There are hundreds of different ways a heating system could break down, in varying degrees of severity. However, some problems are far more likely to occur than others. The more you know about these common heating issues, the better equipped you’ll be to know when to call an HVAC professional. Let’s examine 3 of the most common heating repairs you’re likely to deal with.
Short-cycling is a behavior in which your heating system keeps rapidly turning itself on and off throughout the day. Though this may seem only a minor annoyance, short-cycling can actually dramatically limit the lifespan of your heater by locking it into the most stressful part of its cycle. This wears out the heater very fast, causing more breakdowns and damaging vital parts of the system. Short-cycling is caused by the system overheating, which activates a safety measure and shuts the heater down in order to prevent a fire. Once the system cools off, it restarts and overheats again and the cycle repeats endlessly. If you notice your heater short-cycling, you should call a professional immediately.
Ignition failure is a very common problem with heating systems, especially among older combustion systems like furnaces. Any time your heater fails to start, that’s ignition failure. Ignition failure is often caused by a failure with the pilot light, whether standing or intermittent. In a standing pilot light system, the problem is usually the thermocouple. The thermocouple is a flame sensor that opens the gas valve to keep the pilot light lit when subjected to the initial flame. A bad thermocouple will fail to open the gas valve, causing the flame to die from lack of fuel.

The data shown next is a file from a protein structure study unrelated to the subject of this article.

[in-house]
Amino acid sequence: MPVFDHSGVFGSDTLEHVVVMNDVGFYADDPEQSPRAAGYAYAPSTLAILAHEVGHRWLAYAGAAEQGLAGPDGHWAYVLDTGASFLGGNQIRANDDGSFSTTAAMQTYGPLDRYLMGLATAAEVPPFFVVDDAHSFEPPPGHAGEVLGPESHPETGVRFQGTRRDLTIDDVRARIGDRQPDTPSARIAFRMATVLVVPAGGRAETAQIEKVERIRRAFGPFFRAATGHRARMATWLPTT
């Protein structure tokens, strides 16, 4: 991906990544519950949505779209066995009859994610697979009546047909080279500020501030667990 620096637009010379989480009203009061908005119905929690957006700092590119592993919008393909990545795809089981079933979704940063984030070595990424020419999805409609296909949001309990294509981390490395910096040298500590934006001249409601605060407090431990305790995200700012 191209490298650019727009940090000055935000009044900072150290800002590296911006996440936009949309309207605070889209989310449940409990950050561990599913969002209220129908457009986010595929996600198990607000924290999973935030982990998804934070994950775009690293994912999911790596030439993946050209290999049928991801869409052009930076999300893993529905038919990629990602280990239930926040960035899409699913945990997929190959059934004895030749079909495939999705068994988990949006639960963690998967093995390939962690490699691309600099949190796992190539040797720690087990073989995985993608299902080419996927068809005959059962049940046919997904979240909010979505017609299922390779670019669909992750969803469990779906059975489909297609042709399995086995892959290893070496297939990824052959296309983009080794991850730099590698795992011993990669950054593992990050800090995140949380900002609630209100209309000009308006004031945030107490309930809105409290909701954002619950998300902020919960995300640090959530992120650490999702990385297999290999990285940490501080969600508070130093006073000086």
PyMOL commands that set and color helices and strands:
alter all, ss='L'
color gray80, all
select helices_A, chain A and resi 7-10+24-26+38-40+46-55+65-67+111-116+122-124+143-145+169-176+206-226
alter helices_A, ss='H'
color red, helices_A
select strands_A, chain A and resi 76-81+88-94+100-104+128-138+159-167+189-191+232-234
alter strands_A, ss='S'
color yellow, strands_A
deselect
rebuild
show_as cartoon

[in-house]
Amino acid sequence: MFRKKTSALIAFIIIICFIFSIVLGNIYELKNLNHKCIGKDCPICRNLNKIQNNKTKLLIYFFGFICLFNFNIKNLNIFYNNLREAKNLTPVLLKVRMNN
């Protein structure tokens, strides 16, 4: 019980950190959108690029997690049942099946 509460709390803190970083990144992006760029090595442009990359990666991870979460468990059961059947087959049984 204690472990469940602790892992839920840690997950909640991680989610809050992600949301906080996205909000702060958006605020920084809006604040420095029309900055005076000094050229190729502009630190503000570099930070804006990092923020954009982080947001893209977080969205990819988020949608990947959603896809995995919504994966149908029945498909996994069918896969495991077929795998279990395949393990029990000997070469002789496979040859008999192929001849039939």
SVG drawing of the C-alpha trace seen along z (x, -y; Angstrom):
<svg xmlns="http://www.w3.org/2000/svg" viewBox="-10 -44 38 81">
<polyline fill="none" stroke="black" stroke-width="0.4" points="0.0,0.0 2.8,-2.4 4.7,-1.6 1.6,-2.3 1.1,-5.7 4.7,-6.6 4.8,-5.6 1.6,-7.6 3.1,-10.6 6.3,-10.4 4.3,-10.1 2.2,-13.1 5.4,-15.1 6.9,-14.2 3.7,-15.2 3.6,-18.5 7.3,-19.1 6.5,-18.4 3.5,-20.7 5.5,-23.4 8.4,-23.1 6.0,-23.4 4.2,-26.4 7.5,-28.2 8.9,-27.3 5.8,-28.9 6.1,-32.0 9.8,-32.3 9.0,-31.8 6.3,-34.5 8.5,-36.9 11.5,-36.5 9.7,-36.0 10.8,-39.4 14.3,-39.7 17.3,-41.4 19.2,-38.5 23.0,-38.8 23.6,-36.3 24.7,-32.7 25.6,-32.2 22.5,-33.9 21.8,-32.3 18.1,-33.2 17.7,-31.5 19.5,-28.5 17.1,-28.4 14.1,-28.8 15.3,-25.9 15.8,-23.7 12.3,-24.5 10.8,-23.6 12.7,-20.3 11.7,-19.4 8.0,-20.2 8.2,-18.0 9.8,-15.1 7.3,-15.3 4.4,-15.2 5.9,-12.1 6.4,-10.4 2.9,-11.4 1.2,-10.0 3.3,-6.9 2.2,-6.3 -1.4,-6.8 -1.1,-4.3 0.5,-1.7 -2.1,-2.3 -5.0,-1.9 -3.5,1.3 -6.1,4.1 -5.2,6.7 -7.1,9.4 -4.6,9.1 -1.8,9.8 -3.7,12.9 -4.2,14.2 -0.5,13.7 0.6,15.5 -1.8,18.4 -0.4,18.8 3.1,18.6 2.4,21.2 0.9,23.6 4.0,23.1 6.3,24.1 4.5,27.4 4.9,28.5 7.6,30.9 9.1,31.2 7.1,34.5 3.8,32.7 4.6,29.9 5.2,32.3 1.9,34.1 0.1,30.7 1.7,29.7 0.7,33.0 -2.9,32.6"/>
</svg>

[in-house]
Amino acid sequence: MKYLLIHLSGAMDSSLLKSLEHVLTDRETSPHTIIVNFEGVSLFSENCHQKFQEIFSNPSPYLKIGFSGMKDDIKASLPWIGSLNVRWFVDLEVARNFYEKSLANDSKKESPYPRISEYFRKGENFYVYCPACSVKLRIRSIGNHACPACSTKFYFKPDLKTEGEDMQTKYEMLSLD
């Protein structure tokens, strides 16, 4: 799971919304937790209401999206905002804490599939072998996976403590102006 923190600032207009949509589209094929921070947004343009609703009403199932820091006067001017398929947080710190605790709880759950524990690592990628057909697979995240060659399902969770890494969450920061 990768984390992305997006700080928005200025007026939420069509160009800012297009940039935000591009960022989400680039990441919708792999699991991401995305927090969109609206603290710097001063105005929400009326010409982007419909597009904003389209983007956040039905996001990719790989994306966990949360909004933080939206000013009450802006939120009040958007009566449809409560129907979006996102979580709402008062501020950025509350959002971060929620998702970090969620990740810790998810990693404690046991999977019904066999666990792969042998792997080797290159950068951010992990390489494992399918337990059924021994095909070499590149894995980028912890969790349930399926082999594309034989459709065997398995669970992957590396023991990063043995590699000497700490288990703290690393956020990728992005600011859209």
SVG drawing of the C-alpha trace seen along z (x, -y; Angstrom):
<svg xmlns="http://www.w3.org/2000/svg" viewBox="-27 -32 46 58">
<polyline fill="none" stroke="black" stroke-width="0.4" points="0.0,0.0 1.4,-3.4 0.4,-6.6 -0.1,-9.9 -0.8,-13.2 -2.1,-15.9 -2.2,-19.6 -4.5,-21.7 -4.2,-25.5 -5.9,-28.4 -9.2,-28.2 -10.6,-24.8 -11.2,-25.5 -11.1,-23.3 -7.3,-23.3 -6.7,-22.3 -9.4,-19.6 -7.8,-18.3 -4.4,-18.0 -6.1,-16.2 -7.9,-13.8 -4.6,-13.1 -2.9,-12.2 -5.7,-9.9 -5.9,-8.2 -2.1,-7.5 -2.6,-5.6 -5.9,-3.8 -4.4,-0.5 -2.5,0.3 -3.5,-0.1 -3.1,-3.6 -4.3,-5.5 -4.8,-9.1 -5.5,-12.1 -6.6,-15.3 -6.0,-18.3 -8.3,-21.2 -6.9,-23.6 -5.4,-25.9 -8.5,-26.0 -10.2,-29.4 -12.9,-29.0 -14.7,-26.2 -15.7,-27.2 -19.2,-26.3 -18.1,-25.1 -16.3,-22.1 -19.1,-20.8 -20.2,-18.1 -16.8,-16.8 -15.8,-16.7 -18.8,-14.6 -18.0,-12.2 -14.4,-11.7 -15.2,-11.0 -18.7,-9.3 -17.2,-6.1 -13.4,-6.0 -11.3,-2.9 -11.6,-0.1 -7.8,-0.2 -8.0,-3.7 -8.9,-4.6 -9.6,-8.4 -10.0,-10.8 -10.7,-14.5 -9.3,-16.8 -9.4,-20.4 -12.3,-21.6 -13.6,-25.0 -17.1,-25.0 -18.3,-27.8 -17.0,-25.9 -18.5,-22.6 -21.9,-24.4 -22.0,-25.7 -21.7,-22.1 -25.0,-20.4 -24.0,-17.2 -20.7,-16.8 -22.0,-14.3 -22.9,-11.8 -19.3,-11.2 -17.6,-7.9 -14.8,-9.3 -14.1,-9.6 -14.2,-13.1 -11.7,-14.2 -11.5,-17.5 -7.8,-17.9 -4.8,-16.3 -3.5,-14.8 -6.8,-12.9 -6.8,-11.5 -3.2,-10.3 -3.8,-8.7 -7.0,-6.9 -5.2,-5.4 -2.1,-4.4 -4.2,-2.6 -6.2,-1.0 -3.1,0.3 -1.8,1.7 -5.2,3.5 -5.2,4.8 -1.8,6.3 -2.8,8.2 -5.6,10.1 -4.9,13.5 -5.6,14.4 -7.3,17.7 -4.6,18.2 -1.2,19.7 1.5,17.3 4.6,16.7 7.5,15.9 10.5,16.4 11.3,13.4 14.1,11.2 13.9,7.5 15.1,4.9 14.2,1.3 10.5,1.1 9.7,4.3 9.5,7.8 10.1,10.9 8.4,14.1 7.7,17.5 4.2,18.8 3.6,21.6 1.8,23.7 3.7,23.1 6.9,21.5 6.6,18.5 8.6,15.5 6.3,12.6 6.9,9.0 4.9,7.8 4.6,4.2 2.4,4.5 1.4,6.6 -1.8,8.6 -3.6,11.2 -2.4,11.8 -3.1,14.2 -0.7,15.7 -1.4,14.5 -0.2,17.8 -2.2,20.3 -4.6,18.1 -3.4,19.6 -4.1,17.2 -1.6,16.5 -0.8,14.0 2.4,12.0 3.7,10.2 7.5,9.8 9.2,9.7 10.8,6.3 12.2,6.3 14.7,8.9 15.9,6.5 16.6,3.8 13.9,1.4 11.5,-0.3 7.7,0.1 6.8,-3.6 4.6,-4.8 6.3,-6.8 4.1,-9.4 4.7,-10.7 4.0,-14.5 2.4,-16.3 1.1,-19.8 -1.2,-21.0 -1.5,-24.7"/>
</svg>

Electric and intermittent pilot lights often fail due to burned out parts, like the electrode or heating element. These are a bit harder to diagnose, because they’re a lot more complex. Either way, however, if your system is simply not starting you should call an HVAC technician.
Air Handler Breakdown
Every forced air system has a section called the “air handler.” The air handler is what is responsible for actually circulating air throughout the house. Occasionally, a part in the air handler can break down and render the heater unable to circulate heat. If your heater is on, but air isn’t coming out any of your vents, then it’s a safe bet that your air handler is broken.